April 25, 1915

Attack Near ANZAC Cove
ANZAC Day - 25 April - is probably Australia's most important national occasion. It marks the anniversary of the first major military action fought by Australian and New Zealand forces during the First World War. ANZAC stands for Australian and New Zealand Army Corps. The soldiers in those forces quickly became known as ANZACs, and the pride they soon took in that name endures to this day. When war broke out in 1914 Australia had been a federal commonwealth for only fourteen years. The new national government was eager to establish its reputation among the nations of the world.

In early 1915, following a strategy championed by Winston Churchill, an allied expedition set out to capture Turkey's Gallipoli Peninsula adjacent to the Dardanelles Straits. Constantinople (now Istanbul), capital of the Ottoman Empire -- then allied to Germany -- was to be captured, opening the way to the Black Sea for the allied navies. After a failed naval assault, plans were made to land 70,000 troops near Gallipoli. The Turkish commander [a German general] concluded an attack was imminent and positioned his 84,000 troops along the coast where he expected the landings.

Headland Held by Turks
The attack that began on the 25th April, 1915 established two beachheads which Turkish opposition kept pinned to the shore. Another major landing took place on 6th August. However, attempts to sweep across the peninsula all ended in failure. By the end of August the Allies had lost over 40,000 men and the allied commander, supported by Churchill, asked for 95,000 more men. But, British War Minister Horatio Kitchener was unwilling to send more troops to the area and eventually concluded the entire force, then totaling 105,000 men, should be evacuated. The operation began at Sulva Bay on December 7th. The last of the men left Cape Helles on January 9th, 1916.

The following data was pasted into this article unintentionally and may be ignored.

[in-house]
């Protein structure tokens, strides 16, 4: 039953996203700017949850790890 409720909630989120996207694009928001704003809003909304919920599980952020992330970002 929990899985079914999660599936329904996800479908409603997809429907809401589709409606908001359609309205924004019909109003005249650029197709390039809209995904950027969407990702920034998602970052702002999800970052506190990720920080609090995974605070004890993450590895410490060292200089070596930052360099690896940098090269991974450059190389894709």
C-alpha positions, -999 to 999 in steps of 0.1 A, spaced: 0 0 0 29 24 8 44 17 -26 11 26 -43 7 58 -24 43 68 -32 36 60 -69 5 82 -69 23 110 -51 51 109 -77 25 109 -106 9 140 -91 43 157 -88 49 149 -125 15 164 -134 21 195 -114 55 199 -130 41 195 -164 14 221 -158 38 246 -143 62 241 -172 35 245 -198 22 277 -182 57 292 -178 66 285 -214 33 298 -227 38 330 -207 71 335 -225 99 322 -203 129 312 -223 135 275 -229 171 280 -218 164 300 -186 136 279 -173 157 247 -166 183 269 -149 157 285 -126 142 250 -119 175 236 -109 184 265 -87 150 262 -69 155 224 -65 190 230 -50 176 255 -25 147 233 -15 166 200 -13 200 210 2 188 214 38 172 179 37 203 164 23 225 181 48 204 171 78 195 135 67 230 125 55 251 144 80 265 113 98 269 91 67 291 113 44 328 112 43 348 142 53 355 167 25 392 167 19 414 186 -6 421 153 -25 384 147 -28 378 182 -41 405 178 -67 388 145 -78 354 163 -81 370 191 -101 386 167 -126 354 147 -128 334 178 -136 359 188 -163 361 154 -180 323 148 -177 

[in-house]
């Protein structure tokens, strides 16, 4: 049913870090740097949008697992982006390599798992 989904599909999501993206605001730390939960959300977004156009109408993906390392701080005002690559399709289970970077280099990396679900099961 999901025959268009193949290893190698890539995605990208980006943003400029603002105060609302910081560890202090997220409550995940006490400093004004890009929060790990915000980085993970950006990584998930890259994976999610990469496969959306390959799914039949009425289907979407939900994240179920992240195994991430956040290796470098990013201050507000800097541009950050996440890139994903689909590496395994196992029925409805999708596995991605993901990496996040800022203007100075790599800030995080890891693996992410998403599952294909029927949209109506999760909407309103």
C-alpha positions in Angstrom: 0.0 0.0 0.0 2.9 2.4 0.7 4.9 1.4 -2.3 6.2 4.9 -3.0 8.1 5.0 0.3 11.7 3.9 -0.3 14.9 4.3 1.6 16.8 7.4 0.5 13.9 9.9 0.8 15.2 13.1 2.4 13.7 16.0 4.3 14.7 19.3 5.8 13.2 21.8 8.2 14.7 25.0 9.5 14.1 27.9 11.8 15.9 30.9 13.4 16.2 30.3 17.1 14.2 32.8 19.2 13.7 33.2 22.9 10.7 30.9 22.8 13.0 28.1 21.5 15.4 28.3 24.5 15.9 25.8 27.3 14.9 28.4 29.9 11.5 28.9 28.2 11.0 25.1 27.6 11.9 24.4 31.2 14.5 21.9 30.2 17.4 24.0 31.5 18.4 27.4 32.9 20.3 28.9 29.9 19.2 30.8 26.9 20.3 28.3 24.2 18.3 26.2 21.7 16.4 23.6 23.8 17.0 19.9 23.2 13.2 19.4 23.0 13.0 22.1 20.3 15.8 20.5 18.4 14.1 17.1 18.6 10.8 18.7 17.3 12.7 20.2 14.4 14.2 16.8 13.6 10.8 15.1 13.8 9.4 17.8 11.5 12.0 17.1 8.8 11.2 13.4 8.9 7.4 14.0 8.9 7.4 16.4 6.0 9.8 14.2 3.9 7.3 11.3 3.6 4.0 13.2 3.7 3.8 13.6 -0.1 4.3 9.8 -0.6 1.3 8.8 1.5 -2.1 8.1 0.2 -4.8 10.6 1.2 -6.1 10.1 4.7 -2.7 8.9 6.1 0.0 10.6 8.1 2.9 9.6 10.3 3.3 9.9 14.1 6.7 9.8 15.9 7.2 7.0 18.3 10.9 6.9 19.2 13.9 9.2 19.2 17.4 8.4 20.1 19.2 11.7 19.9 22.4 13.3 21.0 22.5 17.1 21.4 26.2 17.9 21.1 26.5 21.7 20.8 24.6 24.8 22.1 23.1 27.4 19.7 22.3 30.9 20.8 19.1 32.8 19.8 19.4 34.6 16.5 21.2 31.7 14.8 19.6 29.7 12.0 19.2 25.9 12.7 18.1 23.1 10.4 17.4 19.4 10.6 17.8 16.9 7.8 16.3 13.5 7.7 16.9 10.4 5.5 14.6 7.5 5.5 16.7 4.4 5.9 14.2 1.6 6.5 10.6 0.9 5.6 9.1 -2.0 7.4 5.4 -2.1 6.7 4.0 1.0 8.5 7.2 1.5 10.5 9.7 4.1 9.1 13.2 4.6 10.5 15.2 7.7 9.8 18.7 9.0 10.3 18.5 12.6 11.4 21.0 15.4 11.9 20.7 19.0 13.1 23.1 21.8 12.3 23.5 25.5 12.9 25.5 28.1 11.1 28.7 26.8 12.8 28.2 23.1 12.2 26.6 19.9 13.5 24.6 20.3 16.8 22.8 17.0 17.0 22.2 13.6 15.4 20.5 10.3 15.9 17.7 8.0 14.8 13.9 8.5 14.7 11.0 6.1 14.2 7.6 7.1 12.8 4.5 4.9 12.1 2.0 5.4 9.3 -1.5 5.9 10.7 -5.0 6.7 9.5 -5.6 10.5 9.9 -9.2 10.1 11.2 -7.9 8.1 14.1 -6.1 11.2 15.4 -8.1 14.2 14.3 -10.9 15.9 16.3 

About 480,000 Allied troops took part in the Gallipoli campaign. The British had 205,000 casualties (43,000 killed). There were more than 33,600 ANZAC losses (over one-third killed) and 47,000 French casualties (5,000 killed). Turkish casualties are estimated at 250,000 (65,000 killed). The ANZAC Day Tradition

News of the landing at Gallipoli made a profound impact on Australians at home and 25 April quickly became the day on which Australians remembered the sacrifice of those who had died in war. Australians recognize 25 April as an occasion of national commemoration. Commemorative services are held at dawn, the time of the original landing, across the nation. Later in the day ex-servicemen and women meet and join in marches through the country's major cities and many smaller population centers.

The text for this article was found at the Australian War Memorial website. The photos are courtesy of Mike Iavarone's Trenches on the Web. Mike features a large amount of material on the Diggers, to visit his articles click on the icon below:

For more Legends and Traditions of the
Great War return to the
Contents Page

For Great War Society
Membership Information

Click on Icon

For further information on the events of 1914-1918 visit the homepage of
The Great War Society

Additions and comments on these pages may be directed to: Michael E. Hanlon ( regarding content, or to Mike Iavarone ( regarding form and function.
Original artwork & copy; © 1998-2001, TGWS.